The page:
These people for example, will probably want the services of said doctor, and if he's one of the few around, I doubt they're going to go killing him off. If they happen to be the majority, or at least the most powerful group, that's what happens. Funnily enough, the same thing will happen in your militia, they'll have a common goal, and act towards it. Individuals inevitably get trampled either way because there's inevitably individuals who don't agree with the majority, or, in your example, the militia. What you're trying to create is an environment filled with individuals, with possibly contradicting goals, that all get along and play nice, which simply doesn't work. In the end the strongest group wins, be it through numbers, or through physical might. You're demonstrating exactly that here with your militia.

All I'm saying, is that if it was me, and I was hypothetically representing the opinion of said majority, I would sure as hell be finding a better use for criminals than simply killing them off. If they kill someone, and then you kill them without at least getting something of value from them, its just a cumulative loss.

">Why are there so many successful nations that don't have the death penalty?

Argument of popularity, and countered by the fact that by your own statistics, exactly 50% still reserve the use of the death penalty."

and

"49 (25%) permit its use for ordinary crimes, but have not used it for at least 10 years and are believed to have a policy or established practice of not carrying out executions, or it is under a moratorium."

perhaps you didn't read this, or just don't know what it means.

"mor·a·to·ri·um (môr-tôr-m, -tr-, mr-)
n. pl. mor·a·to·ri·ums or mor·a·to·ri·a (-tôr-, -tr-)
1. Law
a. An authorization to a debtor, such as a bank or nation, permitting temporary suspension of payments.
b. An authorized period of delay in the performance of an obligation.
2. A suspension of an ongoing or planned activity: a moratorium on the deployment of a new weapon."

In other words, its there, but its not used, or hasn't been in a long time.

"NO ONE is above the law. You can fuck yourself for saying otherwise."

Good in theory, but like a lot of things simply isn't true in practice.
I would truly like to believe things such as this but there's this problem I have called "being a realist" that stops me.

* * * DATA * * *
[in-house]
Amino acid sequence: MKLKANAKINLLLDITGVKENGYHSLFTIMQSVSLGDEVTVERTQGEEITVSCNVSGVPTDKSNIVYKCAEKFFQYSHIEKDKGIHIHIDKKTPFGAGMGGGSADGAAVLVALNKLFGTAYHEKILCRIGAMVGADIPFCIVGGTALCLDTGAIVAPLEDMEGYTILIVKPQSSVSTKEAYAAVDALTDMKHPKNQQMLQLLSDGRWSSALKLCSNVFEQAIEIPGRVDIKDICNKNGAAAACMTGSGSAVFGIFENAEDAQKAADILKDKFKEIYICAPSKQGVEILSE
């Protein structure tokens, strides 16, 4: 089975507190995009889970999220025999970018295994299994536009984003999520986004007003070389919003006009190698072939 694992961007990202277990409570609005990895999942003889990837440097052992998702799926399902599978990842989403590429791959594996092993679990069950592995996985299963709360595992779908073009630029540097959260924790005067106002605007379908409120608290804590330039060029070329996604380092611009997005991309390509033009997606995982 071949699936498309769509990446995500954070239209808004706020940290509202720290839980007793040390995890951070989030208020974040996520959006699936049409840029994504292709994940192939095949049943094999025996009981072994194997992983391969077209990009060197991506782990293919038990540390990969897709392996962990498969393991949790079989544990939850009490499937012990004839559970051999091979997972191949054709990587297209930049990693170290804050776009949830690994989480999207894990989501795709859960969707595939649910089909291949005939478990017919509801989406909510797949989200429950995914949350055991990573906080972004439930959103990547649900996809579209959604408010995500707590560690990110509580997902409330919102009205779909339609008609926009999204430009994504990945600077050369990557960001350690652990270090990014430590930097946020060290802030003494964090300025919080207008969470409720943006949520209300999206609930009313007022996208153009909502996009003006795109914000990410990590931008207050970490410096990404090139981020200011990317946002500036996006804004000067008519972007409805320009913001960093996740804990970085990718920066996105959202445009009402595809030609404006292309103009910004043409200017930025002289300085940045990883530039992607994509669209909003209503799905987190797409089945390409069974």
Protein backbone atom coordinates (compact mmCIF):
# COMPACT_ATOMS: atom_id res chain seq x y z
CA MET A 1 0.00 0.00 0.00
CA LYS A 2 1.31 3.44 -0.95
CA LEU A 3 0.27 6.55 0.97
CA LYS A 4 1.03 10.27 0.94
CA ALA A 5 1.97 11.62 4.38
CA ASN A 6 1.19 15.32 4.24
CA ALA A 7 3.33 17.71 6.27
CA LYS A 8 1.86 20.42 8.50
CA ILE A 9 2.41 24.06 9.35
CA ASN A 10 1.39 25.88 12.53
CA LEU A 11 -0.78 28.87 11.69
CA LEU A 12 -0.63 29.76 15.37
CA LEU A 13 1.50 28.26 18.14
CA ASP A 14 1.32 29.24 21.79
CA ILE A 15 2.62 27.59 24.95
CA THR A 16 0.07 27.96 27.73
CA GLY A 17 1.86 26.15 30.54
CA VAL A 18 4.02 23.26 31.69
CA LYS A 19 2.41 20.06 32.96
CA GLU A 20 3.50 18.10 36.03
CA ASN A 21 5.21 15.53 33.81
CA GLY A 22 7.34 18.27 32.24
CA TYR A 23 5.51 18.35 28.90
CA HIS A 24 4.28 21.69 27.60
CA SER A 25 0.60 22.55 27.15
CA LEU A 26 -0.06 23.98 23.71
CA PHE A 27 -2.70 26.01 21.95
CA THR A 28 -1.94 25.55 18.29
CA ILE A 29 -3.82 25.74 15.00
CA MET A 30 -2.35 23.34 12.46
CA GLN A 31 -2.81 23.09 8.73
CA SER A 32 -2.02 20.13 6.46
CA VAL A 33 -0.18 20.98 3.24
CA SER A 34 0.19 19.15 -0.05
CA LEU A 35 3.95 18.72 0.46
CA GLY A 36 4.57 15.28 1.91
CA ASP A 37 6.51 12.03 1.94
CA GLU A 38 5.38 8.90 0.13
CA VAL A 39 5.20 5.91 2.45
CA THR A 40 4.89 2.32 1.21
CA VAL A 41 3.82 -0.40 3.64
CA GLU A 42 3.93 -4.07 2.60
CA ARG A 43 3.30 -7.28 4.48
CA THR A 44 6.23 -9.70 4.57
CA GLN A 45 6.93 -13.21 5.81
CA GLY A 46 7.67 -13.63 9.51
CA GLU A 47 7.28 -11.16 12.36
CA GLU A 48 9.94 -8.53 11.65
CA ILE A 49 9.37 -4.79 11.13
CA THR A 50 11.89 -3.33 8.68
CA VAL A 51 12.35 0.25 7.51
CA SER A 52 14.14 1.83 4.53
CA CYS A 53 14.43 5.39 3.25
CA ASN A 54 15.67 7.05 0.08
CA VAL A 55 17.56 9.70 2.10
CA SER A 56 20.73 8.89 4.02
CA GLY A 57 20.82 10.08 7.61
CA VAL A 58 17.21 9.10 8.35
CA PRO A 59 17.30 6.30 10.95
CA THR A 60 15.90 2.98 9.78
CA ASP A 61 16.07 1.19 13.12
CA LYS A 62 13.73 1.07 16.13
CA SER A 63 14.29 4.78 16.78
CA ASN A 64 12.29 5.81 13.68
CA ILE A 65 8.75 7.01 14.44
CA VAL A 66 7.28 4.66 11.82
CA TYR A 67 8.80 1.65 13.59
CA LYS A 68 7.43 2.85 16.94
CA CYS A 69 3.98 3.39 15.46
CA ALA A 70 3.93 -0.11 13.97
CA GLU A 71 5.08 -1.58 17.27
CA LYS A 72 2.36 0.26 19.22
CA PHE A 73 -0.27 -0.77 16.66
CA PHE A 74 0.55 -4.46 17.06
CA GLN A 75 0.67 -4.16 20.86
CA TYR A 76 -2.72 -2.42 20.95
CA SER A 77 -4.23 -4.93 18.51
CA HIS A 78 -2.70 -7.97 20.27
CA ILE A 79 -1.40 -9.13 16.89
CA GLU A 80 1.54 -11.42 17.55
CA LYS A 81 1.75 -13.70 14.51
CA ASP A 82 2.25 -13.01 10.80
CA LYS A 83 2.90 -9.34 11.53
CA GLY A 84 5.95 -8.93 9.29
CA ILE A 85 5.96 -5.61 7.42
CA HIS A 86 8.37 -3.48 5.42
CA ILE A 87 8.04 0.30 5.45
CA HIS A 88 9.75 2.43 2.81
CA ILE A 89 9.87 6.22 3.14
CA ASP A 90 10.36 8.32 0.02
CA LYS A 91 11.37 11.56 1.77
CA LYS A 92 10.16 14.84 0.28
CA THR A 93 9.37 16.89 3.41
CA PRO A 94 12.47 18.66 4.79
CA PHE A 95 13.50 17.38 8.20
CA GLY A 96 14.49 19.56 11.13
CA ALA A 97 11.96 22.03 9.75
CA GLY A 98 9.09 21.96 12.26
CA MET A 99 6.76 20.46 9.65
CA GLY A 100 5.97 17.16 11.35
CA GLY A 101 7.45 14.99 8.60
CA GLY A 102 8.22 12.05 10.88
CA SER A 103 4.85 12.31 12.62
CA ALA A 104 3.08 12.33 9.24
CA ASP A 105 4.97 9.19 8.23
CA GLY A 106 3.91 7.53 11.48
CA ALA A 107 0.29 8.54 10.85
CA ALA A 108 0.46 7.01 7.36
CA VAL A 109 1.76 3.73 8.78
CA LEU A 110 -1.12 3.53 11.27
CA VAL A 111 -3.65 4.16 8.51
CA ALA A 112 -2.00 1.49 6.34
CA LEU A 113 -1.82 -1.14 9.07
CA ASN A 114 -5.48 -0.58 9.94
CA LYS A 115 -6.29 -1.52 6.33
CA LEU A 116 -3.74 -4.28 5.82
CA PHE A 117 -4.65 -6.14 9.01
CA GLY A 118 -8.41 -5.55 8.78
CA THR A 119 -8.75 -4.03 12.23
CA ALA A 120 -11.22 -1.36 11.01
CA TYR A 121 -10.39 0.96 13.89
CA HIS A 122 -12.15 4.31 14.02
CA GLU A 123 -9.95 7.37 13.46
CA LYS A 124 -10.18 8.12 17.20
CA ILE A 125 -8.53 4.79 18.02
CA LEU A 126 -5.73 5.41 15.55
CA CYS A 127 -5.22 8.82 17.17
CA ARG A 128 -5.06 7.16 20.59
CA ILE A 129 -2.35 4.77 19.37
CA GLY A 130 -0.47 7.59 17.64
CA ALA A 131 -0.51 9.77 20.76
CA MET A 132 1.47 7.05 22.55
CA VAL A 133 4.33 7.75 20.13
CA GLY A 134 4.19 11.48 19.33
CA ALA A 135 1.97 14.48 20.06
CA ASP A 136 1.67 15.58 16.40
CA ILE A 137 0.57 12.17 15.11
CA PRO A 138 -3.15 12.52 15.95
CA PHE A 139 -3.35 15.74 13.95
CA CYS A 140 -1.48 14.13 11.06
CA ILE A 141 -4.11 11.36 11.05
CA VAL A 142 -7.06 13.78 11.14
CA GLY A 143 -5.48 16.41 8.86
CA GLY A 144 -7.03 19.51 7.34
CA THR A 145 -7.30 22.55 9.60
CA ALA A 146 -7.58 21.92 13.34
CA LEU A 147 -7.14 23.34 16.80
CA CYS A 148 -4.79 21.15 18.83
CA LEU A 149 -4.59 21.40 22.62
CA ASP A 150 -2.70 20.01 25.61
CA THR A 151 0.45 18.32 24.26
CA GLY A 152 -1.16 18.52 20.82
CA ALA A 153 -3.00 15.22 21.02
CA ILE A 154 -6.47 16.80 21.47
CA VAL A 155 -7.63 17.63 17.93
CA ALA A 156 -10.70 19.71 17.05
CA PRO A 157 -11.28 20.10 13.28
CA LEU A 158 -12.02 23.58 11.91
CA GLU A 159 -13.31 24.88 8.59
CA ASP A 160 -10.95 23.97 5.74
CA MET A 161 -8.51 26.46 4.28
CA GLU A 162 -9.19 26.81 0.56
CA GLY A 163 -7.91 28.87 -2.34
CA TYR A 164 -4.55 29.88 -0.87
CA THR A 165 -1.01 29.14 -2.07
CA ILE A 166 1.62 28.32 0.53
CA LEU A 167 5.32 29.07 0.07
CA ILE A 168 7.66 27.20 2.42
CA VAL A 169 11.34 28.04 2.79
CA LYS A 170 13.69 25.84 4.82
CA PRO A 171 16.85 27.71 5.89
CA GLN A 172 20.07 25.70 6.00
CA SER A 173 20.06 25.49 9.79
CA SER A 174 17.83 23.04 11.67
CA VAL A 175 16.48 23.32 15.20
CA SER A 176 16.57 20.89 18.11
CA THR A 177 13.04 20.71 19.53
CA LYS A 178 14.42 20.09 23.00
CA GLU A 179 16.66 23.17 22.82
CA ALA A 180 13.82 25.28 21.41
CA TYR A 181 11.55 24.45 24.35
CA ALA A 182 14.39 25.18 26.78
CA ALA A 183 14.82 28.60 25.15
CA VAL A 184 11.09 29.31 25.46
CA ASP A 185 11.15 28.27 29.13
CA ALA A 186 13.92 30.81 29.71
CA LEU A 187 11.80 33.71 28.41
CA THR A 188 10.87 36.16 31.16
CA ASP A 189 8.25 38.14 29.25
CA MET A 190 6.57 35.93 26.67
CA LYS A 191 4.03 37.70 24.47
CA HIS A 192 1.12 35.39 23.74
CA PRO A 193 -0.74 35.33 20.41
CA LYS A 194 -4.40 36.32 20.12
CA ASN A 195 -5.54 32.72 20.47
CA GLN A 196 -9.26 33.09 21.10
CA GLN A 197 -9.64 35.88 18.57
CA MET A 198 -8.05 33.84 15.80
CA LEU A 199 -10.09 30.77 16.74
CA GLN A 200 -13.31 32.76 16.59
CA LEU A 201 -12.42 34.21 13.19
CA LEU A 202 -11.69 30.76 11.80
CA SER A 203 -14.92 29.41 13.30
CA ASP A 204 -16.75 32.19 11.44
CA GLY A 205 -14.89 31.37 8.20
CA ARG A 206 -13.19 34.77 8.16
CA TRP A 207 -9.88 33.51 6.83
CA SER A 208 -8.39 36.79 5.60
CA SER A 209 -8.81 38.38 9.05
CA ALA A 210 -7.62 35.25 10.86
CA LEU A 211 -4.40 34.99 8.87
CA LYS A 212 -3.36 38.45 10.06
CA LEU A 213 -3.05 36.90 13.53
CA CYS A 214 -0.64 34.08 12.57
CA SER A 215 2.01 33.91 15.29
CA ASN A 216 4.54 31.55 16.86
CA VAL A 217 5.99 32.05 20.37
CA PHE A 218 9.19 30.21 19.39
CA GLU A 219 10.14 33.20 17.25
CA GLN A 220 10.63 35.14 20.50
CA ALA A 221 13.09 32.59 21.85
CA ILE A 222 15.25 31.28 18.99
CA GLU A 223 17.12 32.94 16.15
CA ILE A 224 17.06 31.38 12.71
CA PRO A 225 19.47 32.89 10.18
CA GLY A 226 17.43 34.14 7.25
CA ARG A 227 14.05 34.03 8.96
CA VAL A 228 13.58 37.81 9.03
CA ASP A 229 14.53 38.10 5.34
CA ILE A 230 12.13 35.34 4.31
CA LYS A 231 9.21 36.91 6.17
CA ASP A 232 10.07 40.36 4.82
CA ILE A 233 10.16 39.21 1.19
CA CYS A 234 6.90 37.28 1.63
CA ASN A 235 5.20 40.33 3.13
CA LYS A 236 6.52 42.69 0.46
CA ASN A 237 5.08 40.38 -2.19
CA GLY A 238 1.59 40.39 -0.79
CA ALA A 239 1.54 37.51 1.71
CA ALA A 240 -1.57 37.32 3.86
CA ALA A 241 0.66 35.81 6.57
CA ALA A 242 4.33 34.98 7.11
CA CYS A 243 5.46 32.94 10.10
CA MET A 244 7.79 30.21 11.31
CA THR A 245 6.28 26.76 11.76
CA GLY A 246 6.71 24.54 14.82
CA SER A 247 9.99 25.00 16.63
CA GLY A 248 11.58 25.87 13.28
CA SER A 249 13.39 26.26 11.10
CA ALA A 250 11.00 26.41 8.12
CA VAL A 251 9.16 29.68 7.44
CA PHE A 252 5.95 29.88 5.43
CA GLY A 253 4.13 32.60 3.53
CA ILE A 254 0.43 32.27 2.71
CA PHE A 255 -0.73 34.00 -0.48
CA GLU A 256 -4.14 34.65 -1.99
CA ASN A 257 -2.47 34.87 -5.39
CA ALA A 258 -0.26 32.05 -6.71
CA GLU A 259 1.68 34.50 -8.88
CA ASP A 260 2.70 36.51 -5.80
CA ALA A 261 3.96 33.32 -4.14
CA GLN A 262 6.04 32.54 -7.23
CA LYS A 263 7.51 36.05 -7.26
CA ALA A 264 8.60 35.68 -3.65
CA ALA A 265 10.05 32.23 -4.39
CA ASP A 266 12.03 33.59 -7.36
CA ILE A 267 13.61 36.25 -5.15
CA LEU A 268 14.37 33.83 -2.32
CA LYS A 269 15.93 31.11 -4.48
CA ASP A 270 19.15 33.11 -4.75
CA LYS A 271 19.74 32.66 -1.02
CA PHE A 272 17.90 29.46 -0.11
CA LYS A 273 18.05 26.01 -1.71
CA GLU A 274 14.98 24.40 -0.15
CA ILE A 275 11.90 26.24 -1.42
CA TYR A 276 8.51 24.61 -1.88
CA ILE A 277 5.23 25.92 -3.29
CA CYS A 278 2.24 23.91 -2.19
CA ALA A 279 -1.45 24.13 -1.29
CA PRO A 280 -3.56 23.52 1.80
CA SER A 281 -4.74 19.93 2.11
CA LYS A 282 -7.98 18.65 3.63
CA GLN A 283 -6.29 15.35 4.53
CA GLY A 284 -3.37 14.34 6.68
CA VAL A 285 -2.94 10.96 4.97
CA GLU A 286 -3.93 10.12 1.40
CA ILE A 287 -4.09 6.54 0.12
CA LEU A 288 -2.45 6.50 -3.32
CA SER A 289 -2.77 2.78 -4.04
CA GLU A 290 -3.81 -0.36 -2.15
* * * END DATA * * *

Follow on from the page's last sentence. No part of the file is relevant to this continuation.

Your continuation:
EDIT: In fact, there's a very simple way of putting this. You're trying to change a system that has been in place for pretty much the entire history of mankind, but to do so you use that very system. Good luck on achieving that. Go fuck myself? Sounds like you're mad bro.
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Diogenes



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PostSubject: Re: Laws of the island   Thu Jun 23, 2011 11:40 pm

>u mad, bro?

Oh, yes. Always mad, nigger. Always. U fag? By the way, TL;DR.
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traitor_dice



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PostSubject: Re: Laws of the island   Thu Jun 23, 2011 11:52 pm

Yeah I figured you might have burnt out to many brain cells already and not be bothered reading, hence I summarised it at the bottom of the post.

Nope, not fag, just trying to point out that defeating might makes right with might makes right does not in fact defeat might makes right.
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Diogenes



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PostSubject: Re: Laws of the island   Fri Jun 24, 2011 12:26 am

Your story is cool, etc. Whose brain is fried is for the fence sitters to decide, and I believe the arguments speak for themselves.
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PostSubject: Re: Laws of the island   Fri Jun 24, 2011 12:28 am

Fair enough man.
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Voyd



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PostSubject: Re: Laws of the island   Sun Jun 26, 2011 5:05 am

What about instead of having set punishments for every crime, why not have a sort of council of island inhabitants that hear the crime and gather evidence, and determine a fitting punishment. They could be picked at random just like how we pick people for jury duty. but no judges or lawyers, or detectives. This group of people will investigate the crimes at hand and talk to all the suspects and work together to determine if the person is guilty. And once determined THEY decide a fitting punishment.